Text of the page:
Recent enforcement action by ASIC against collapsed payday lender, the Cash Store Pty Ltd (TCS), has put the sale of consumer credit insurance (CCI) into sharp focus.

On 19 February 2015, the Federal Court awarded penalties against TCS and its loan funder, Assistive Finance Australia Pty Ltd (AFA) of almost $19 million. It found that TCS and AFA had breached national consumer credit legislation and engaged in unconscionable conduct in the sale of CCI to customers.

This is the largest civil penalty ever obtained by ASIC.

ASIC v The Cash Store Pty Ltd (in liq)

Justice Davies found that TCS breached the responsible lending provisions of the National Consumer Credit Protection Act 2009 (NCCPA) in arranging short term, low value loans usually to customers who were on low incomes or in receipt of Centrelink benefits. He concluded that there was a failure by TCS to make reasonable enquiries about the customer’s financial situation.

TCS was also found to have engaged in unconscionable conduct in breach of section 12CB of the Australian Securities and Investments Commission Act 2001 (ASIC Act) in selling CCI to customers who took out these payday loans. This insurance product was intended to cover death and dismemberment, disablement, cancer, heart attack or stroke, involuntary unemployment and catastrophic illness.

Justice Davies made the following findings in relation to the sale of CCI by TCS:

  • TCS collected over $2 million from customers in insurance premiums across 182,838 credit contracts during the period when it sold CCI. However, only 110 claims were made with only 43 policies receiving a settlement, totaling $25,118;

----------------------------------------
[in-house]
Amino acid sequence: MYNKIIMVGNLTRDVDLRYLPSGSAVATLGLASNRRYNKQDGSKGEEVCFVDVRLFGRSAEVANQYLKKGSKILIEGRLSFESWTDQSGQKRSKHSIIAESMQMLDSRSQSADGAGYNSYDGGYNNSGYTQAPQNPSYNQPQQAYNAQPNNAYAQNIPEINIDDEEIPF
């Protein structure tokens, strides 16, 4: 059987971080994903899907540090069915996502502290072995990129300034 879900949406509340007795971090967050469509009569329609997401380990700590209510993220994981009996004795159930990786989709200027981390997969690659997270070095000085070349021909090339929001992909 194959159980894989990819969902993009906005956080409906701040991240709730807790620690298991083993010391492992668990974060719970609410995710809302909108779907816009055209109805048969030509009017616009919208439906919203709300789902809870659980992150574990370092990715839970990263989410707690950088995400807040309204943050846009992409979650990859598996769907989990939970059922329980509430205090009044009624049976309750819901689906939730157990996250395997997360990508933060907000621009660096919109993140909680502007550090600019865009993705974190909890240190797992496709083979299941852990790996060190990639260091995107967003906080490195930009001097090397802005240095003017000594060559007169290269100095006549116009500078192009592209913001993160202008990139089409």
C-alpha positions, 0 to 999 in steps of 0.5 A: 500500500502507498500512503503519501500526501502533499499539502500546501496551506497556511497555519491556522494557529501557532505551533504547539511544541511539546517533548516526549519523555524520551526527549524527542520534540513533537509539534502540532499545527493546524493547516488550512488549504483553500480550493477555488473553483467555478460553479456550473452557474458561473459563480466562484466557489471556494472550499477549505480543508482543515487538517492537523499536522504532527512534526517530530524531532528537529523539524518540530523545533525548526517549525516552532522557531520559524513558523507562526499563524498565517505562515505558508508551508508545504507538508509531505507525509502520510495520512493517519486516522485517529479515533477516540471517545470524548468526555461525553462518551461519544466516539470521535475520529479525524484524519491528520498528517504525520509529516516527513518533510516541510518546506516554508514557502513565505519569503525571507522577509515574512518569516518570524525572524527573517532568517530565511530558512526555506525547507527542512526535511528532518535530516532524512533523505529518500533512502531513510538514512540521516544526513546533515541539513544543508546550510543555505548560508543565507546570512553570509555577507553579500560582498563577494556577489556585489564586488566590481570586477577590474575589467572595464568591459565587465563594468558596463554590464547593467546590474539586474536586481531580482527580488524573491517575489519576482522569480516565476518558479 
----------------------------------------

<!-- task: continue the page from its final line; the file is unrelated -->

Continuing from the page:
• The average ratio of claims to premiums for the TCS policy was 1.1 per cent compared to an industry average of 20.7 per cent for CCI;
  • TCS actively encouraged its employees to overcome customers’ objections in their efforts to sell the product; and
  • Many of the CCI policies were sold to borrowers who were on Centrelink benefits and who therefore stood to gain little from the CCI policies, because they were ineligible for benefits for disablement or involuntary unemployment.

Judge Davies imposed the maximum penalty available under the ASIC Act ($1.1 million) in respect of the unconscionable sale of CCI. ASIC has since announced that the underwriter of the CCI insurance has agreed to refund consumers $400,016 in premiums in respect of policies sold by TCS.

Lessons for insurers and CCI distributors

The PPI scandal in the UK has inevitably caused regulatory interest in CCI products in Australia. It is apparent that ASIC is looking closely at whether these products are being appropriately sold and whether the product is generally providing consumers with value. ASIC has expressed general dissatisfaction with the sale of add-on products in insurance (where the consumer’s primary focus is on another transaction entirely); and CCI is a leading example of that distribution model.

ASIC will be eager to understand how a product can be appropriate to a consumer if few claims are made and accepted. Low combined ratios and high claim declinature rates should be a red flag to underwriters. The sale of CCI through third parties should be closely monitored, and attention given to incentives that may not promote appropriate sales practices.

For further information please contact Matt Ellis.